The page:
In 1907, when our money was made from something of intrinsic value, the U.S. Mint introduced a new design for the $20 gold piece.


The design of this coin, by Augustus St. Gaudens, lasted until possession of gold money was made illegal in 1933 and may be the most exquisitely gorgeous coin design of all time. The obverse (front) design survives, though, on the gold bullion coins now being offered by the Mint.

In 1928, Duesenberg introduced the Model J.  A more elegantly beautiful car was never made.  When production ceased in 1937 about 500 of them had been built.  (About half of those still survive.)


Several other automobile marques deserve to be recognized for the allure of their design, especially those built in the early 1930s: Packard and Cadillac, Chrysler and Cord, and a few of the car makers in Europe, above all, Bugatti.  And there are other lovely coins to be considered from around the world, but each of these, the St. Gaudens double eagle and the Duesenberg Model J (and SJ and so on) is a little-debated epitome of its kind.

In these, as in many other products and endeavors, from music to fine food, it is the artistry that compels the senses to notice and to yearn for more of the same.

Starting with the Model 1 in 1909, the Aladdin lamp itself set a new apex — a new standard — of design for home lighting.  The Model A, introduced in 1932 with the side-draft burner, opened the way for glass fonts — and a new elegance in oil lamp design.

I think this development spawned examples that can be considered the epitome of an oil lamp’s beauty, which is expressed throughout successive models (Model B through Model 23) in combinations of components.

The Aladdin lamp, to me, is three things.  First, it is a practical back-up source of light.  I live in the northern half of Maine, and, for over 50 years, a lakeside camp has been my alternate summer residence.  Electricity is fickle here.  A home without a couple of oil lamps is very dark in the evening when the power fails.

Second, I like beautiful things, especially things that express the grace, the charm, and the refinement of times past.  And they are no longer things of the present because people have accepted substitutes over time — new designs, new standards of artistry, new technology.  Nowadays I’m driving a Subaru and carrying a cell phone (with “flashlight” app) for emergency lighting paid for with a credit card.  If it were up to me, we would still be driving Duesenbergs and paying for Aladdin lamps with gold coins.  Fortunately, we can still buy brand new Aladdin lamps, and we can rebuild used ones from old parts.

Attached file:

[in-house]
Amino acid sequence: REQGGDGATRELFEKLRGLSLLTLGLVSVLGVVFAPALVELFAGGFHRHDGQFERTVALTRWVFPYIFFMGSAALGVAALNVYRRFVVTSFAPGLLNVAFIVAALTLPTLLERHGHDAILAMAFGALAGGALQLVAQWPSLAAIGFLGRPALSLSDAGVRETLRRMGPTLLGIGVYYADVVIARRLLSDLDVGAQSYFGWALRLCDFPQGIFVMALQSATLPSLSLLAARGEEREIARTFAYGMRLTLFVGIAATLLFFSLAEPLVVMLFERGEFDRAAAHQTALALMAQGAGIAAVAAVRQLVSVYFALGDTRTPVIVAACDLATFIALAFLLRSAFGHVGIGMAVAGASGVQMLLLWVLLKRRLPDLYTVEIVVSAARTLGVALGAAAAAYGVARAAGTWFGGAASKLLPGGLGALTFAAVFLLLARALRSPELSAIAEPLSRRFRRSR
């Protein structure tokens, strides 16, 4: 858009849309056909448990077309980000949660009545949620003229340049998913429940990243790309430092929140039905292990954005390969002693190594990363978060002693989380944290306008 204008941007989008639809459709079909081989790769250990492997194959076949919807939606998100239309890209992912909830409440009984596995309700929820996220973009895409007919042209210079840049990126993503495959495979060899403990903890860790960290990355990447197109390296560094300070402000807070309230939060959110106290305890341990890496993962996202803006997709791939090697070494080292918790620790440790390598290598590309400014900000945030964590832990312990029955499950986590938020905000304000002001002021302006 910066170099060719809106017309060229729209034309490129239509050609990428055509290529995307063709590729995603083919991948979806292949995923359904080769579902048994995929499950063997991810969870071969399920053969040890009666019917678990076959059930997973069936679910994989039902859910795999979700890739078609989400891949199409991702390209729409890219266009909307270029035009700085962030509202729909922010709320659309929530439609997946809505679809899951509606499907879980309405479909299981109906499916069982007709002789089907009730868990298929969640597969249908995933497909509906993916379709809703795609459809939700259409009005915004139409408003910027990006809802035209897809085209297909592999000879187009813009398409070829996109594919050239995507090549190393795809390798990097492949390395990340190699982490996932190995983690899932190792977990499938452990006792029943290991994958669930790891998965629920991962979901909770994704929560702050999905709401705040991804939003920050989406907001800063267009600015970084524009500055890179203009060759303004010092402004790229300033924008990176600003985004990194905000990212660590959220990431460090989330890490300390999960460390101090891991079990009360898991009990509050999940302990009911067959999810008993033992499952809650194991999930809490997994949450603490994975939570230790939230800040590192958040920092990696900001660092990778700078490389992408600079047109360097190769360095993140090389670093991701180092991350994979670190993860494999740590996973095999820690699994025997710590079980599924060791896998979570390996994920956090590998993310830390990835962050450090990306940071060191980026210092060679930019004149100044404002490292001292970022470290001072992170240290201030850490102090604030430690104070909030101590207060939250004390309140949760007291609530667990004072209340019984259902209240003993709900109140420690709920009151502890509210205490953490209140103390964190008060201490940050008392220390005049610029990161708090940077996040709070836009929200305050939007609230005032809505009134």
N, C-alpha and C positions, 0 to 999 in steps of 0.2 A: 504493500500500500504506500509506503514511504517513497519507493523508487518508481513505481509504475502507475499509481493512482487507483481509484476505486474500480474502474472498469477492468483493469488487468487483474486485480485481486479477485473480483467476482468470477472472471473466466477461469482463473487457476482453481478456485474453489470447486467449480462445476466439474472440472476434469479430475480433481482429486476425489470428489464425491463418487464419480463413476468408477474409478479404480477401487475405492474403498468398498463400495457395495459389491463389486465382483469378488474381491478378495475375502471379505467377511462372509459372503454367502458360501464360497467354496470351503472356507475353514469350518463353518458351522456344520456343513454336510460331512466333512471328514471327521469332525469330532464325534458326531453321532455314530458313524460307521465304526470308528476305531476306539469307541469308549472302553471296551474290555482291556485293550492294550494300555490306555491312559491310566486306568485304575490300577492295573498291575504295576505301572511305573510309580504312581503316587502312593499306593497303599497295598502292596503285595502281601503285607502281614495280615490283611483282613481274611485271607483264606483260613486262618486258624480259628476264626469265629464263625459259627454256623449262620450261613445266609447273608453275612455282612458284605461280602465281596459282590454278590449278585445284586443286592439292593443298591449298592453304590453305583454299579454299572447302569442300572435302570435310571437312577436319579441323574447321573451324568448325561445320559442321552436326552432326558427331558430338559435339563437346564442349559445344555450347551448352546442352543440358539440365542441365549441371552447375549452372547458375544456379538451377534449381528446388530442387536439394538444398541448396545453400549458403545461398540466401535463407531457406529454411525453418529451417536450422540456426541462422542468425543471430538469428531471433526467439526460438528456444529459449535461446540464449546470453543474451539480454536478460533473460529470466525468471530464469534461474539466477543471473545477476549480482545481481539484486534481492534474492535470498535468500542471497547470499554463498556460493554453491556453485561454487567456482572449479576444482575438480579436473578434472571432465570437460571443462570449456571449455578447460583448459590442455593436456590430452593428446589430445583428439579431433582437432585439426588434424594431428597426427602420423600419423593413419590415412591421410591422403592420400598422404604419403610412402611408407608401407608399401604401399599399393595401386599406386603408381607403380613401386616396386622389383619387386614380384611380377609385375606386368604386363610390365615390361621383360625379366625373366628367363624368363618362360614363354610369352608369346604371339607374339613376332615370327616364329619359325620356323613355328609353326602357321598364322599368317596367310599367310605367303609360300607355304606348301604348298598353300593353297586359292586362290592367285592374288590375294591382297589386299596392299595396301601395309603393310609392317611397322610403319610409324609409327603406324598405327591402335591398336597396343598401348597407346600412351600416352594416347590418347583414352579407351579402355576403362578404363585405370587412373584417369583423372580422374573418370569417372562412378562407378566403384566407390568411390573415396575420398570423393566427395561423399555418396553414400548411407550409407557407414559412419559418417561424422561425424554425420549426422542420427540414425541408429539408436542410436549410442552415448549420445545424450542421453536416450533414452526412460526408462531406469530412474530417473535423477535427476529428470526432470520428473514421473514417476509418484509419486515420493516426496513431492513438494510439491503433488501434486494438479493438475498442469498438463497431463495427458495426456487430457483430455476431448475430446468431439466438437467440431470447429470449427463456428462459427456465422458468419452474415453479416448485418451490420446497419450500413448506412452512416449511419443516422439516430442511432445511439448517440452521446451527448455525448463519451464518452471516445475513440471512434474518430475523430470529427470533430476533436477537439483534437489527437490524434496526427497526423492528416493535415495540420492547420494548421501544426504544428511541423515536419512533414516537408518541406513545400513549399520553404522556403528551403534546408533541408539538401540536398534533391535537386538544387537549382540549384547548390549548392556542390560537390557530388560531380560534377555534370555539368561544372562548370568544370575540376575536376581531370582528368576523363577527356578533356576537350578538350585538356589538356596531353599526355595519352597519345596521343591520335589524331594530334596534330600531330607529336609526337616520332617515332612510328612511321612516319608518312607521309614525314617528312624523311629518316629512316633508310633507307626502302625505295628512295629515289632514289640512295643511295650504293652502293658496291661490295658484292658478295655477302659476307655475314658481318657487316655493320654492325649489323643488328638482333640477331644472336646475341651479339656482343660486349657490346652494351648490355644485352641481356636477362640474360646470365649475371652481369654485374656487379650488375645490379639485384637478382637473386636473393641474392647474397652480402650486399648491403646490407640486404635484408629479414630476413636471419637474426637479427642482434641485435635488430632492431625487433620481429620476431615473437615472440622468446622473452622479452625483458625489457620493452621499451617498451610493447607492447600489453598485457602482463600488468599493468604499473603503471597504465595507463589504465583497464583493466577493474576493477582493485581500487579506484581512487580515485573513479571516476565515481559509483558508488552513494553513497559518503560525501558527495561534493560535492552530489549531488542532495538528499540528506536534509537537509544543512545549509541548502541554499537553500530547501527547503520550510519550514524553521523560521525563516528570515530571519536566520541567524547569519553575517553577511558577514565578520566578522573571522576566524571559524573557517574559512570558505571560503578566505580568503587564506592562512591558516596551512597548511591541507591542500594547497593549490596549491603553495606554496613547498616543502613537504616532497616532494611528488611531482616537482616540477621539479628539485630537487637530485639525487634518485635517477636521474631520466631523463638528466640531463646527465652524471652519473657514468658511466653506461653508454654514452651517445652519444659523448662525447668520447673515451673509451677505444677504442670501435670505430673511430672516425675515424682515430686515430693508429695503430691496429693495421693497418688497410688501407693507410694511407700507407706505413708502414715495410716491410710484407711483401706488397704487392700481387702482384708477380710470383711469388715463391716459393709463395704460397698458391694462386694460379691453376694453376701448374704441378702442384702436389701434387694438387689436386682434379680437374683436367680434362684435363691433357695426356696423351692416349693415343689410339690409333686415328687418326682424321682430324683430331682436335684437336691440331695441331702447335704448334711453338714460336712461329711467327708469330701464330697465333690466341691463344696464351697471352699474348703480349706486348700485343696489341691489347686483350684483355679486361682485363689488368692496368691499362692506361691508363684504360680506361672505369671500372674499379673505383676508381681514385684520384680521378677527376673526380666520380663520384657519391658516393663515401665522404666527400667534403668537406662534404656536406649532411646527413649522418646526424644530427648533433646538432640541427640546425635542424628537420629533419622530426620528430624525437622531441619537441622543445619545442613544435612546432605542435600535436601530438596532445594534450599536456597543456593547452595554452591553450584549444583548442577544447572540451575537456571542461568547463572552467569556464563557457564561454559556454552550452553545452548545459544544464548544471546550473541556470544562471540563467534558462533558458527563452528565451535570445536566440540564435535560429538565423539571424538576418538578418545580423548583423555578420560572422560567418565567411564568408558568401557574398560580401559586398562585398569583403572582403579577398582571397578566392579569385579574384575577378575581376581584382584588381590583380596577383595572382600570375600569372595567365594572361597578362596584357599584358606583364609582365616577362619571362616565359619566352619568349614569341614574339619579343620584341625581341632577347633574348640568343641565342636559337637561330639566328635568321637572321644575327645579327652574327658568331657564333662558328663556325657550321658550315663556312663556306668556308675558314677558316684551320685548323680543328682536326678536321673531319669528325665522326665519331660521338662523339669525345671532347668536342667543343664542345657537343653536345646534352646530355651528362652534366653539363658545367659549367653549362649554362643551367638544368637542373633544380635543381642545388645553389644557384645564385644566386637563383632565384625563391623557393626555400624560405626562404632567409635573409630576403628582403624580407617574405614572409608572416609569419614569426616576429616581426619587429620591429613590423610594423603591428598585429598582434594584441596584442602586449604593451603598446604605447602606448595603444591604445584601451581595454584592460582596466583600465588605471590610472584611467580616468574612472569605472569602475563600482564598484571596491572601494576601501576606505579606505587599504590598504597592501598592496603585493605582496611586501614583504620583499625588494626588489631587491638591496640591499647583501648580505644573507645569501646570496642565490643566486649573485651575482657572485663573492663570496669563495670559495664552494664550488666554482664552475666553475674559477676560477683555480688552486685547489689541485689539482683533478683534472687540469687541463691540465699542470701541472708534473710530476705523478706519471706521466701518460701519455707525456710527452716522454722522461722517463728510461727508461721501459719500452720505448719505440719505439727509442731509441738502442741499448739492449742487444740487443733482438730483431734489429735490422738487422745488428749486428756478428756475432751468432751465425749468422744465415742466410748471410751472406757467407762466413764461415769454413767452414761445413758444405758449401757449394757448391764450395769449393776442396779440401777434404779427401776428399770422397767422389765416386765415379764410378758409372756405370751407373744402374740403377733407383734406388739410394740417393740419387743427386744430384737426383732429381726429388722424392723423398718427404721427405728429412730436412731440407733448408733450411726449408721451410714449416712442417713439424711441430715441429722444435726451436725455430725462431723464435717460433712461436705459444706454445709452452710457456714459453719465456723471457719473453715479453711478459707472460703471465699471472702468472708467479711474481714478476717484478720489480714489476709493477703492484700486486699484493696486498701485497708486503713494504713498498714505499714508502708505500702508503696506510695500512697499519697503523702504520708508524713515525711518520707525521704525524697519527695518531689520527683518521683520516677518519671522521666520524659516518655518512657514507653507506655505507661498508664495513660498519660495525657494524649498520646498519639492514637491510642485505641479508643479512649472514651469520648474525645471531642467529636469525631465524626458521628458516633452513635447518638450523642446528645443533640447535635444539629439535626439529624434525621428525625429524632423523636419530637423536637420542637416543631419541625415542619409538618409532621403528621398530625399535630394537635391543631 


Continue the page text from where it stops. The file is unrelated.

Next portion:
Third, I like to collect and restore old things that have not been damaged beyond recovery.  I am not an expert, either on their history or the best ways to operate them.  But I’m getting there, as I have done with numerous other classes of treasures.

I have at least ten Aladdin lamps from various eras and in various models, some spare mantles and wicks, and a couple of Rayo wrecks awaiting restoration.  (Rayo was a company that made similar lamps.)  I have some printed resources.  I have discovered several useful sites on line.  At this site on the web I expect to share my progress in rebuilding older models, share copies of my printed materials, and quote from or list links to those internet sites that have helped me.

What’s more, and perhaps more helpful, I want to bring together in this one place the best of each of these resources: advice, history, do’s and don’t’s, varieties of lamps and parts, instructions for use, and all else I can put my hands on.

For openers, therefore, I’ll list some web sites right here: (Aladdin Oil Lamps collectors Knights) (Aladdin Lamp Collectors, buy, sell, trade)

A lamp drives back the darkness.  Darkness has devised no tool that sends out its own rays against the light.